The Elderly – time for a new phrase

Recently a LinkedIn colleague forwarded an editorial titled "Supporting the Elderly" from the Global Action on Aging office (globalaging.org), and something really interesting jumped out at me. The term "the elderly" has always bothered me because it lumps older adults into a catagory that carries lots of negative baggage. This article illustrates what I mean. When the author spoke of young people who needed assistance he didn't lump them into a catagory but instead referred to them as "individuals facing difficulties" – key word here – individuals.

Also, I noticed when the author started talking about how Boomers could use their skills and expertice to contribute to the community his language changed. He used the phrase "respect elders" not respect "the elderly". This article provides a great case for getting rid of the phrase "the elderly". If a person wants to convey older adults with special needs, then say elders in need (if you need the age reference at all).

22 responses to “The Elderly – time for a new phrase”

  1. Gaea Yudron says:

    Reworking language is an important part of consciousness raising and social change, as we’ve seen in the womens’ lib and civil rights movements. I have written about the importance of reclaiming the word old in my blog http://www.sagesplay.blogspot.com

  2. Kay Van Norman says:

    Gaea, Thanks for your comments and for you blog. It’s terrific. Kay

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  4. Kay Van Norman says:

    Thank you Zhang. Glad it is helpful. Kay

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  8. Brad Fallon says:

    Elders are a far more better way to communicate and not the word “elderly”. Nice post. Keep it up.

  9. Montanakay says:

    Thanks Brad. Elder is such a good word – until the ly changes the entire meaning. Thanks for reading. Kay

  10. Kevin says:

    I feel referancing someone as elderly is a compliment. Mostly because if someone survives to old age they get some brownie points.

  11. Mostly because if someone survives to old age they get some brownie points.

  12. Montanakay says:

    Weagree Kevinbut I just dont think the elderly gives the brownie points they deserve. Refering to someone as an elder gives kudos for experience and wisdom that only time can offer. Elderly is unfortunately closely linked with the concept of frailty.Ask someone inyour life who is over 75 if they like to be refered to as elderly – especially someone who sees themselves as being vital and active.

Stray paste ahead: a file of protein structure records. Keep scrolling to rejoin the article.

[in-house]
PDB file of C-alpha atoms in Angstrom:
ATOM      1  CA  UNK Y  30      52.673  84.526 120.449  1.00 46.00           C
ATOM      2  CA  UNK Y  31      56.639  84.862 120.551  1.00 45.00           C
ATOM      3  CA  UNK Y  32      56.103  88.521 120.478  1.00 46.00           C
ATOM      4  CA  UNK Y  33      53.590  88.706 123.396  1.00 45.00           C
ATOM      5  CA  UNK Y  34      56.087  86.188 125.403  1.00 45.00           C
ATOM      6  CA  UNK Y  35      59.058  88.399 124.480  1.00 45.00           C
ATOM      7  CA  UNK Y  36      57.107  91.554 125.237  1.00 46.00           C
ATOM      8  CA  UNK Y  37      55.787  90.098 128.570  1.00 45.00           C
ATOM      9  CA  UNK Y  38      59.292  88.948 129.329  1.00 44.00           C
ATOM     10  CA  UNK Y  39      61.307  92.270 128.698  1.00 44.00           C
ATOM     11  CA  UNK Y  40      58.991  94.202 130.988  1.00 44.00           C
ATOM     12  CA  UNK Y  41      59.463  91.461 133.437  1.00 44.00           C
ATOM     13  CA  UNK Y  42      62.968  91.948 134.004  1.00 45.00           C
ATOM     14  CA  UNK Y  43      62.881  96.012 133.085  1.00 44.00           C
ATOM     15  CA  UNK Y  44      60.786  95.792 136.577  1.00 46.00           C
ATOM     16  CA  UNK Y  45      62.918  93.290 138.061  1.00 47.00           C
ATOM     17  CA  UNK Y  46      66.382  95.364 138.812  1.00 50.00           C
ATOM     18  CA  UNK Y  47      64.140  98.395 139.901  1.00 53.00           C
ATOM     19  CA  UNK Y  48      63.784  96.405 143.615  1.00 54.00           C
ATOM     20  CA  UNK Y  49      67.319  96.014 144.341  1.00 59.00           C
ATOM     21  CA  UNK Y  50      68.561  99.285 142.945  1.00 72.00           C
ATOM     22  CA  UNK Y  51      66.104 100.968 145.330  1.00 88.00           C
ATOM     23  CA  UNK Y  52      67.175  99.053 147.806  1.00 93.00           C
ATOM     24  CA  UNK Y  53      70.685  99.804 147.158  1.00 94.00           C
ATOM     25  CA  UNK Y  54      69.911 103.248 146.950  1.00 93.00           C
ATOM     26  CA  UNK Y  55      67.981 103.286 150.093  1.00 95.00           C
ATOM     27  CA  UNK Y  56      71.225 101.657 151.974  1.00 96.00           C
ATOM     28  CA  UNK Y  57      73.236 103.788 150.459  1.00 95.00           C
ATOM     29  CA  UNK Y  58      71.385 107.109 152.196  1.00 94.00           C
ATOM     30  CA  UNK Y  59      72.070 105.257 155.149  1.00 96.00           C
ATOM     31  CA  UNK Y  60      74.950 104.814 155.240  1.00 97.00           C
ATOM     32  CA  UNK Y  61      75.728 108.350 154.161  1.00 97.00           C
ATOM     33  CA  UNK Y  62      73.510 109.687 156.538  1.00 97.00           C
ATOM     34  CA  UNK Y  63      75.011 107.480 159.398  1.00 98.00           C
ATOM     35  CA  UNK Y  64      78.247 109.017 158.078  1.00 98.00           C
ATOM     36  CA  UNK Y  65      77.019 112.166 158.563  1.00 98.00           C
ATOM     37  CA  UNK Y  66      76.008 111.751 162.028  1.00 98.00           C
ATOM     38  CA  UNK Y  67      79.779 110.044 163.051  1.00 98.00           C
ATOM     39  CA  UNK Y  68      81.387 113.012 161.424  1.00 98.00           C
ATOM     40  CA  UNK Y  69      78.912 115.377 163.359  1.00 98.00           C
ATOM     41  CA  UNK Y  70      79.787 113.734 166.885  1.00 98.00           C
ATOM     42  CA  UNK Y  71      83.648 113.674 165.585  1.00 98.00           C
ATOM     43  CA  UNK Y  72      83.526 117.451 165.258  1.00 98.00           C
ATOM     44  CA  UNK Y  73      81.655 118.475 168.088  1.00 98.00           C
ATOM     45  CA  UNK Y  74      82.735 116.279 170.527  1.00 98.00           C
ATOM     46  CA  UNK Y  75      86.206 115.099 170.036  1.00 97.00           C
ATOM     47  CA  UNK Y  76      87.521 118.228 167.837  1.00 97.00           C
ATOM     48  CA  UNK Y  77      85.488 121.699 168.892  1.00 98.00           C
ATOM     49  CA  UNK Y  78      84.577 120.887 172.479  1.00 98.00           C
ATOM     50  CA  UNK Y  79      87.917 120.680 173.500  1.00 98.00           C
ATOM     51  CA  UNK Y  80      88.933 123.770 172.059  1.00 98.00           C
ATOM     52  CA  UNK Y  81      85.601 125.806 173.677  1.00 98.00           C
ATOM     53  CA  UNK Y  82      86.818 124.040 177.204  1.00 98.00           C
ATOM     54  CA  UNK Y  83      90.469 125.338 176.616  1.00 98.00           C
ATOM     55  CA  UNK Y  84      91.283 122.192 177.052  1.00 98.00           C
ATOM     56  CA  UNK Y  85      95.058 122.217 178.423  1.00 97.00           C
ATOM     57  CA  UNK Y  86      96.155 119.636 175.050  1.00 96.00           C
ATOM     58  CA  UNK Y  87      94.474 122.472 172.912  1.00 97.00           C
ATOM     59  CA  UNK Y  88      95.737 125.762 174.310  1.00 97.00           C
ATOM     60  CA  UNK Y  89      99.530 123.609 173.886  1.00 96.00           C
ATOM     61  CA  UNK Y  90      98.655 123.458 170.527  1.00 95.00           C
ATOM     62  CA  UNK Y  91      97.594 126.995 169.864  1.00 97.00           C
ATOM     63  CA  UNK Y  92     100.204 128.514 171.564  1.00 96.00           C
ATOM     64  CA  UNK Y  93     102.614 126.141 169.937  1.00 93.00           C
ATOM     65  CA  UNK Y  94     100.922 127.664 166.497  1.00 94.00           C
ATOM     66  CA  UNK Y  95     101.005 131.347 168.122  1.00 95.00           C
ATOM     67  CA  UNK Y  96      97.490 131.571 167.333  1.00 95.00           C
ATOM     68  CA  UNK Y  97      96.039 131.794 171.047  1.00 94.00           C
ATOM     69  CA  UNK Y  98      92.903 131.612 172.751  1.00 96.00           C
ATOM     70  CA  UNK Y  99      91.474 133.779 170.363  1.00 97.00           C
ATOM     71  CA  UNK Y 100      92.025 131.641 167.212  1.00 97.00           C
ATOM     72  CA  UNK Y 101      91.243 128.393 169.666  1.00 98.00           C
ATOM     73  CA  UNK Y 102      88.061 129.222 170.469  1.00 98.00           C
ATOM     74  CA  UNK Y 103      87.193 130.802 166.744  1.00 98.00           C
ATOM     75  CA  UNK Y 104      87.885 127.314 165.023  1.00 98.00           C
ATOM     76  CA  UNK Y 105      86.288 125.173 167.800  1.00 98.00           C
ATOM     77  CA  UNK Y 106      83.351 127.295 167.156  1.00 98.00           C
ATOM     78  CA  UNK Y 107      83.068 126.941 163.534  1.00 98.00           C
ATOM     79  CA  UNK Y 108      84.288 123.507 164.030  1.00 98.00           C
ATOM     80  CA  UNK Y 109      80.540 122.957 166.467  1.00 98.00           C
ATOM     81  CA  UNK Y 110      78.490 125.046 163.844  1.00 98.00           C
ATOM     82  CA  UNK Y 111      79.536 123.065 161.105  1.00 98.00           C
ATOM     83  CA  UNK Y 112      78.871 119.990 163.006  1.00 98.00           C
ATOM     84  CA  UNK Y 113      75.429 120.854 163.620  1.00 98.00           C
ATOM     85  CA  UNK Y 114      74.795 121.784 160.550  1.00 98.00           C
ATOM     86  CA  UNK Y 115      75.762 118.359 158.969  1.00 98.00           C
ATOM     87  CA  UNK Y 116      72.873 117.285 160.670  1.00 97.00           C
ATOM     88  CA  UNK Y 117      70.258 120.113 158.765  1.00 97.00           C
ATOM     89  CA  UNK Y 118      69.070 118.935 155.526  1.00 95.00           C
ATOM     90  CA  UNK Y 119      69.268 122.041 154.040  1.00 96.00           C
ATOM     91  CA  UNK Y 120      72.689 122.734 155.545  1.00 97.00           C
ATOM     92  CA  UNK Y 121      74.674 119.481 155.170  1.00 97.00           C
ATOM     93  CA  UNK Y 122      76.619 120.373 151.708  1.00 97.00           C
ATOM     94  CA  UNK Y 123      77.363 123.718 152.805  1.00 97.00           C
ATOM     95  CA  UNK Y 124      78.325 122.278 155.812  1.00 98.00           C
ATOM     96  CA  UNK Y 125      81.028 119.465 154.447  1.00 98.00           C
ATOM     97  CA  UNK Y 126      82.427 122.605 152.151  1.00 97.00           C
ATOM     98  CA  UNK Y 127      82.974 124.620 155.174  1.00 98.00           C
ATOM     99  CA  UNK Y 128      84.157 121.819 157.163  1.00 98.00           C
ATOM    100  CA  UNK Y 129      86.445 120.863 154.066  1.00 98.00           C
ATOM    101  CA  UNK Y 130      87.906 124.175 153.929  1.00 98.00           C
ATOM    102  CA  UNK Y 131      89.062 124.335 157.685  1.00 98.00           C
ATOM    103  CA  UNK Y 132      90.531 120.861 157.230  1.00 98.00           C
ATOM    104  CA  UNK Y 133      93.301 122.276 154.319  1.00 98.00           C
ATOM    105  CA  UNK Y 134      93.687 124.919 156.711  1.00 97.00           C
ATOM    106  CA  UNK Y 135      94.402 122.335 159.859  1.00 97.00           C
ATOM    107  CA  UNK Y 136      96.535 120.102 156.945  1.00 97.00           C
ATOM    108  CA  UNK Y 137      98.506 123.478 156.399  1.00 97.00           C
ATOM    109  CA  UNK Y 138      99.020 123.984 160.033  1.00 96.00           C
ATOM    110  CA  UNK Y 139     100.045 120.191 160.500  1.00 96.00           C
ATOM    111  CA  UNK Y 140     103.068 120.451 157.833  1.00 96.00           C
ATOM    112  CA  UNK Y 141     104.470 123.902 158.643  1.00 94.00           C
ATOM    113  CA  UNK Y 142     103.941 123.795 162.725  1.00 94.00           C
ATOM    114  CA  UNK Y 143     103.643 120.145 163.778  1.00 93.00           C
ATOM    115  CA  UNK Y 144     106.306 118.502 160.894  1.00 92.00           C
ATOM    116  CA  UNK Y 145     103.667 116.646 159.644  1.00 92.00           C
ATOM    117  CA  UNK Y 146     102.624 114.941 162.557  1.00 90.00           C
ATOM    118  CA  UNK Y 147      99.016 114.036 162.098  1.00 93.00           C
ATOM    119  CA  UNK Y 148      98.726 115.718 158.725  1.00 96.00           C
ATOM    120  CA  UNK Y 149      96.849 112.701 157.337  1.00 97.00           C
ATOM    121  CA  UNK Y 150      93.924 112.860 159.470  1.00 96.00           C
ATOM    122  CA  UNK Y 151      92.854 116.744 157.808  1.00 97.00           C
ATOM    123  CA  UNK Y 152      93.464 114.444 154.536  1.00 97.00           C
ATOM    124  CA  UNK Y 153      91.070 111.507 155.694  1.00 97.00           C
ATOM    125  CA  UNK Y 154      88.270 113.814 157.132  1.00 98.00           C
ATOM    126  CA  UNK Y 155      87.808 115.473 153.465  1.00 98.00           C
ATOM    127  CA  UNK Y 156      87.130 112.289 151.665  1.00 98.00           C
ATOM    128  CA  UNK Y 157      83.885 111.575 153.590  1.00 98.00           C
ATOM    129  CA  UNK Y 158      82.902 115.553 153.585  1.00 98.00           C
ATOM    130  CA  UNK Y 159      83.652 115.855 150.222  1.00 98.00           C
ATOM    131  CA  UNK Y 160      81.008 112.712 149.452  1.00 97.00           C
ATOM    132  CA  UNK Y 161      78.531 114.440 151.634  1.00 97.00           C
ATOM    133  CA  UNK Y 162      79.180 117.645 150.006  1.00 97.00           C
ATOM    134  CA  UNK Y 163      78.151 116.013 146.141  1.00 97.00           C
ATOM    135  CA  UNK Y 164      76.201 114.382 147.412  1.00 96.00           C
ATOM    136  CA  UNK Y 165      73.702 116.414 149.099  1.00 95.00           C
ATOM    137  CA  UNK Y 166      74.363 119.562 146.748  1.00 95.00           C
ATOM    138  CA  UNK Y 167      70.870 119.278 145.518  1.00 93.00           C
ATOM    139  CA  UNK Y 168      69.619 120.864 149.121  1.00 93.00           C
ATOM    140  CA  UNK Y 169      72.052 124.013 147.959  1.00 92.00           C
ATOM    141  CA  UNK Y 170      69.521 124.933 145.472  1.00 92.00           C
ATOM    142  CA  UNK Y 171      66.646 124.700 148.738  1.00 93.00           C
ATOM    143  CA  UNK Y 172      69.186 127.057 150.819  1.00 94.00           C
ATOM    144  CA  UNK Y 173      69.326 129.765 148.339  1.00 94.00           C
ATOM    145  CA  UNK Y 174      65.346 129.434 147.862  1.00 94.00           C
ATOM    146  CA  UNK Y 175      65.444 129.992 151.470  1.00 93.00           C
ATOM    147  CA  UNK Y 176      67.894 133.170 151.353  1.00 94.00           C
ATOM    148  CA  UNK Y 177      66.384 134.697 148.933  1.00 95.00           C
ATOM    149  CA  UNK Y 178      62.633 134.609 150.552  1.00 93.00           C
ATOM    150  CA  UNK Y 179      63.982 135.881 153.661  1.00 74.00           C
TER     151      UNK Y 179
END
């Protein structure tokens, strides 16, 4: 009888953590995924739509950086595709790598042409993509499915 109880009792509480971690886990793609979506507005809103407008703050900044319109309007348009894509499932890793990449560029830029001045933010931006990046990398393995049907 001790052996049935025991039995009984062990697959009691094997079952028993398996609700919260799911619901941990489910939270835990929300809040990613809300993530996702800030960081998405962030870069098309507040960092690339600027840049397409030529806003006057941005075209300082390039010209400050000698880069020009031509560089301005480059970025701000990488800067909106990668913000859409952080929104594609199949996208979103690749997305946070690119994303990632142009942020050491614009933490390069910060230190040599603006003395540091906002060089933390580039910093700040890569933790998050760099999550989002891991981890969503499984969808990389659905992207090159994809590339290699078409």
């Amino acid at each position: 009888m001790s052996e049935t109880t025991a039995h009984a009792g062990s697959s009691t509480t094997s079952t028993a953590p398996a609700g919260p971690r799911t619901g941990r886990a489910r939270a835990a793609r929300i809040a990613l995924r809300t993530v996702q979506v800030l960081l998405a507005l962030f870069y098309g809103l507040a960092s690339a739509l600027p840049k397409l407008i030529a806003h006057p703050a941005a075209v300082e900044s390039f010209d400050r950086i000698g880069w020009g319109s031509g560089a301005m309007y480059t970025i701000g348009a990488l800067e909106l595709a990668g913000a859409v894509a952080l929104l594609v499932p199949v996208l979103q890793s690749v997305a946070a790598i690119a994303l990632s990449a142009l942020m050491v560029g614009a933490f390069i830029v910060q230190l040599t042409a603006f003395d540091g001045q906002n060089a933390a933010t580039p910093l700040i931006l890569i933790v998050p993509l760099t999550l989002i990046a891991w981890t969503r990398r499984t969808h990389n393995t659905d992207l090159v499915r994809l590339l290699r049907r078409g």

13. What’s a good topic!

  14. I appreciate the individual thoughts and opinions, but would be much more affected by logical and educated replies

  15. bpc sap says:

    I agree with you.

  16. Kay Van Norman says:

    Check out a book titled Counter Clockwise by Ellen Langer, a professor of psychology at Harvard. She has done a tremendous amount of research on how attitudes and expectations (and language) impact the beliefs, behaviors and health outcomes of older adults. Plenty of facts and logic for you! And a great book. Kay

  17. Andews Hayes says:

    That’s a good point of view. Using “elderly” kinda has this connotation that you’re making them look older than their age. It sounds a lot better if you simply call them “elders.”

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  19. Montanakay says:

    Thanks! Feel free to visit my website at http://www.kayvannorman.com for more articles and information. Kay
    Kay Van Norman, President
    Brilliant Aging
    Author of of book, Exercise Wellness for Older Adults (2010)

  20. I agree, the word “elder” seems to command respect and makes it sound like someone we look up to whereas elderly seems to indicate someone we need to look after whose capacities are failing them.
    The Englisg language is quite amazing this way isn’t it?

  21. Montanakay says:

    It really is amazing. And we all key off of not only words, but inflection and body language when people speak to us (or about us). Thanks for reading!! Feel free to check out my website at http://www.kayvannorman.com for more articles etc. Kind Regards, Kay
    Kay Van Norman, President
    Brilliant Aging
    Author of of book, Exercise Wellness for Older Adults (2010)

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